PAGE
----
A Beacon for the Blind...
As young Rotaractors, we always strive for the betterment of our community, and to improve the lives of everyone out there. We try to address various issues of many different groups in our society and provide them with solutions, guidance, and opportunities. Blindness and vision impairment is such a problem that requires our immediate attention. The number of people who are affected by partial or complete blindness is around 2.2 billion.
Blindness is commonly viewed as a birth defect, a natural process with aging, or the result of an accident. In reality, vision loss can arise due to a variety of other reasons, including genetics, and diseases.
Cataract is the most common cause of blindness in the world today. It mainly occurs due to changes in proteins in our eyes. This is something that occurs naturally as we age. Starting as mild blurriness, cataracts can cause complete blindness within a short period if untreated.
Other common causes include River Blindness, which is a parasitic disease, Glaucoma, which is genetically inherited, and Trachoma, a bacterial infection that causes blindness through physical damage to the eyes. There are many more diseases as such which are truly frightening, however, it is not my intention to terrify the readers. It is much more important that we find ways to ease this suffering. Seems like a daunting task at first glance. Yet, according to recent studies, upwards of 75% of blindness, IS PREVENTABLE. Inexpensive medications, simple surgeries, and routine checkups could be life-changing. Sadly, it is deemed inaccessible to many victims.
Can we imagine the world as pitch black?
Imagine the fear of someone slowly going blind, having to memorize everything about everyone you love, as a parent who would never again see a child or a child who would never again see his or her family.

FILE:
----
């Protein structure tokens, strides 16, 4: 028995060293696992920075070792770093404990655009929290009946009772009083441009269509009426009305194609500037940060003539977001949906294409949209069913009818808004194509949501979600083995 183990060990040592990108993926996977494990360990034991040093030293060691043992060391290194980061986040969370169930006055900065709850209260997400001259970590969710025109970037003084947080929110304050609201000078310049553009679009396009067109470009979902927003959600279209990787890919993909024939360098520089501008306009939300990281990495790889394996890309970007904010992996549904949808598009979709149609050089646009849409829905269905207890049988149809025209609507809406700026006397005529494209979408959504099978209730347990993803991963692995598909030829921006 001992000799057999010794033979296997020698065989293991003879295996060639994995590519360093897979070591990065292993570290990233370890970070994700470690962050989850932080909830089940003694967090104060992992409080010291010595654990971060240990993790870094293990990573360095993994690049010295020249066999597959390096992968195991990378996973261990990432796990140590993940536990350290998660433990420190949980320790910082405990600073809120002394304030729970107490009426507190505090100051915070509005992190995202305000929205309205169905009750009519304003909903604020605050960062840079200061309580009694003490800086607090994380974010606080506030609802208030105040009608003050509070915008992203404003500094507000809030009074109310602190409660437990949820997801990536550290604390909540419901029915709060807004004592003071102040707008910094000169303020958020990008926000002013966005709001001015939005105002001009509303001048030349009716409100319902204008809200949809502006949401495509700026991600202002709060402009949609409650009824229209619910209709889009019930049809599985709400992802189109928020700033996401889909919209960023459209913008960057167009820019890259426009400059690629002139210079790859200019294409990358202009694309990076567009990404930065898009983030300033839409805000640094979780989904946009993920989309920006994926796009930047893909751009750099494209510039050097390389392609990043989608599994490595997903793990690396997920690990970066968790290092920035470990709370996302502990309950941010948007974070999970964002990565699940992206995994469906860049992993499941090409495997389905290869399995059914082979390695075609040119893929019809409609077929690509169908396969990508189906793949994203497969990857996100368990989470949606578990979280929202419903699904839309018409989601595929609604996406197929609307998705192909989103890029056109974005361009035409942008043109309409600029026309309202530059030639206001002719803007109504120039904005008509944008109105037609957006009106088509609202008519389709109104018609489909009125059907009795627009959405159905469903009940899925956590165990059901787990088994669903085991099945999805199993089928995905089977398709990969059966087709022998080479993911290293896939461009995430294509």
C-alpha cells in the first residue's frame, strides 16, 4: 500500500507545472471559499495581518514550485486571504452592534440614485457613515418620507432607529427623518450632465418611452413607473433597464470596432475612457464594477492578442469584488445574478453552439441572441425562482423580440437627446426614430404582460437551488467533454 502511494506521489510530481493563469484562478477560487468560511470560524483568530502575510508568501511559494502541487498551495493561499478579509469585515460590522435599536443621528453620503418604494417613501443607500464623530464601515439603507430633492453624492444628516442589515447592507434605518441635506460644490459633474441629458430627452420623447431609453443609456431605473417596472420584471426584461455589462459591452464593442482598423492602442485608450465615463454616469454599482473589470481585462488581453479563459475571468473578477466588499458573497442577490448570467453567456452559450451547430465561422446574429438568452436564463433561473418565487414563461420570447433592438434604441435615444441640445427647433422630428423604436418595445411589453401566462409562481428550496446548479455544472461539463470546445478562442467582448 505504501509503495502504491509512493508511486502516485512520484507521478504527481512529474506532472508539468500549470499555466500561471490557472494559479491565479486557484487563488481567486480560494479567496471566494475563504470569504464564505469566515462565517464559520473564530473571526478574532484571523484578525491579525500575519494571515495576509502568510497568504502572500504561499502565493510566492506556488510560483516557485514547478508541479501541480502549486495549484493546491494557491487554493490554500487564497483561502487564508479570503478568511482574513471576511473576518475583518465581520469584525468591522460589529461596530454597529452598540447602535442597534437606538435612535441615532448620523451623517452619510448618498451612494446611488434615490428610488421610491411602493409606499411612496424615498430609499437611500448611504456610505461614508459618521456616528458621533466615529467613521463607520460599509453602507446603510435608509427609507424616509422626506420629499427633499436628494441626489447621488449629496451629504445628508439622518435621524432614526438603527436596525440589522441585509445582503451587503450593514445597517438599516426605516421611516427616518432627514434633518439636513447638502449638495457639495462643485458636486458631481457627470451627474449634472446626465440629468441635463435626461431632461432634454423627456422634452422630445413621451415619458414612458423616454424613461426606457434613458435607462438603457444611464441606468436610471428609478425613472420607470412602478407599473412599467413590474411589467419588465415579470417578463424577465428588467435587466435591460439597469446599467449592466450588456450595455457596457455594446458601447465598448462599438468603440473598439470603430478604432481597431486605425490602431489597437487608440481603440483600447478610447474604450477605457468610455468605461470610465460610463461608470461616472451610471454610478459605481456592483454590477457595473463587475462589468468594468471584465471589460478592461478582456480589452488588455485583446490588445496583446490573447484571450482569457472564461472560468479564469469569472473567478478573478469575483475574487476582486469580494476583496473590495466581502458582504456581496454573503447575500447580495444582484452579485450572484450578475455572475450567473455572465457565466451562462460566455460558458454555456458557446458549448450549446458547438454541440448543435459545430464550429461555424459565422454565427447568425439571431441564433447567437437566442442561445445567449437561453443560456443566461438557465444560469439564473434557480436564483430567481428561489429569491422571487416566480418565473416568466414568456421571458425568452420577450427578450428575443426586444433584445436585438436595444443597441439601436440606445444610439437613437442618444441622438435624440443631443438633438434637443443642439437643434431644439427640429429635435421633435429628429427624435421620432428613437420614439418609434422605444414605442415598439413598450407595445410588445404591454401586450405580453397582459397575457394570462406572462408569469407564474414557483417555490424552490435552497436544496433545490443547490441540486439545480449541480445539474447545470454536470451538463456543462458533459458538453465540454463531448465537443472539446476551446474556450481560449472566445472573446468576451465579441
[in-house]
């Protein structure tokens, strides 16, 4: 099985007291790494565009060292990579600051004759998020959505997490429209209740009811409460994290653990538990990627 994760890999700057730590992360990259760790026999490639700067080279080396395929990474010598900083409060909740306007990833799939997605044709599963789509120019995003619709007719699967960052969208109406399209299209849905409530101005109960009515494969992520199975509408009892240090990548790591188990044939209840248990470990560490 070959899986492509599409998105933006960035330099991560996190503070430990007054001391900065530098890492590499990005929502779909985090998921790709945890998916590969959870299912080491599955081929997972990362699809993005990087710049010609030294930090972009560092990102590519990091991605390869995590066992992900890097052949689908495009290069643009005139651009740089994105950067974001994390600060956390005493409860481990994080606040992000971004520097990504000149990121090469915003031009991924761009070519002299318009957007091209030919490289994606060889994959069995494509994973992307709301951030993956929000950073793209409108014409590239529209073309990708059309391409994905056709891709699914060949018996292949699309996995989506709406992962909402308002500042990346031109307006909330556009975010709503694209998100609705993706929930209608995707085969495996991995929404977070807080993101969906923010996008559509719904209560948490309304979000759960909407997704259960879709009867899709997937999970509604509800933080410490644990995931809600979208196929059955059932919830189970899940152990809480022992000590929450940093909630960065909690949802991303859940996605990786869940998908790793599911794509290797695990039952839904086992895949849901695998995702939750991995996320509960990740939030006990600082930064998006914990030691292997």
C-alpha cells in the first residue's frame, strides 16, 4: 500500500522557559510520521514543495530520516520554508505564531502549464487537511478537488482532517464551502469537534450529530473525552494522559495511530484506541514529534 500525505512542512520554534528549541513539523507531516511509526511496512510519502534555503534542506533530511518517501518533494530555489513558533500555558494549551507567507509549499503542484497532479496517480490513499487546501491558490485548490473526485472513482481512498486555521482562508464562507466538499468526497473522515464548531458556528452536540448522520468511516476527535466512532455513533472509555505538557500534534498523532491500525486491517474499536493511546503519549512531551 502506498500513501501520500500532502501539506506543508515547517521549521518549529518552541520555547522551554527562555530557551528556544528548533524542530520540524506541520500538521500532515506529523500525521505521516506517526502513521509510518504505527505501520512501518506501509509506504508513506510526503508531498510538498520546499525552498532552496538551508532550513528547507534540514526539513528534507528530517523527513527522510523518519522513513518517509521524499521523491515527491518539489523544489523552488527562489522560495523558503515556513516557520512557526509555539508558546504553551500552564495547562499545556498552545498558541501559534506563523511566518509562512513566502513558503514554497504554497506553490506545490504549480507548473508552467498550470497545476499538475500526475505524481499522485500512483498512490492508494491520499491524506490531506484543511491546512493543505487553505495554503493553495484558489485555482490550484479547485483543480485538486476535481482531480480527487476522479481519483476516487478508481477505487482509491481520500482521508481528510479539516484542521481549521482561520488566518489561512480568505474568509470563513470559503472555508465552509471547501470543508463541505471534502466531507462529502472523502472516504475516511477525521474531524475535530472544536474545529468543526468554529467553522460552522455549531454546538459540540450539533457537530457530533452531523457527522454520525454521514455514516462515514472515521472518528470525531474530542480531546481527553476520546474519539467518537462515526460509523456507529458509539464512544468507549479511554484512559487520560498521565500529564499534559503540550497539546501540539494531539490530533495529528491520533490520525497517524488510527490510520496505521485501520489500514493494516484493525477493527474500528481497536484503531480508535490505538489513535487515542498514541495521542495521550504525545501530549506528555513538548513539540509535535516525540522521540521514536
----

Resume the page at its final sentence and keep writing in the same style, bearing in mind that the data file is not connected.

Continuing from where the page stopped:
In most cases, blindness sets in during old age. Apart from the physical risks, losing something as valuable and irreplaceable as eyesight can have a drastic impact on someone’s psychological health. The mere idea of losing sight can be terrifying. Victims worry about the possible loss of independence, financial difficulties, and providing for their families. This in turn can lead to anxiety, depression, and hopelessness.
It is even more difficult for those who lose their sight at a younger age. Younger victims will have a lower chance of acquiring a proper education or good jobs, especially in rural areas. This makes their survival difficult and adds more strain on their families as well.
To create a world where blindness is never a weakness,
Not long ago, the blind were regarded as a hindrance and discarded in society. But it all changed when Louis Braille introduced his alphabet. The world has come much farther now. With the help of advanced technology, it is now possible to excel in many academic fields even without vision. New concepts such as Echolocation and computer vision have been integrated into human lives allowing victims of blindness to have much more independent lives and participate in a variety of activities previously perceived as impossible.
Technology will keep on improving. The biggest challenge, however, is making all this accessible to communities all over the world. In most cases, blindness can be prevented or treated if basic facilities and resources were in place. This includes basic clinical facilities, proper education about eye health, and accessibility of medication, treatments, and equipment. We should strive hard to bridge the gap between developed and marginalized communities. In human terms, out of the 2.2 billion people affected by vision impairment more than 1 billion could have been avoided. Such a staggering statistic demands an equally astounding response.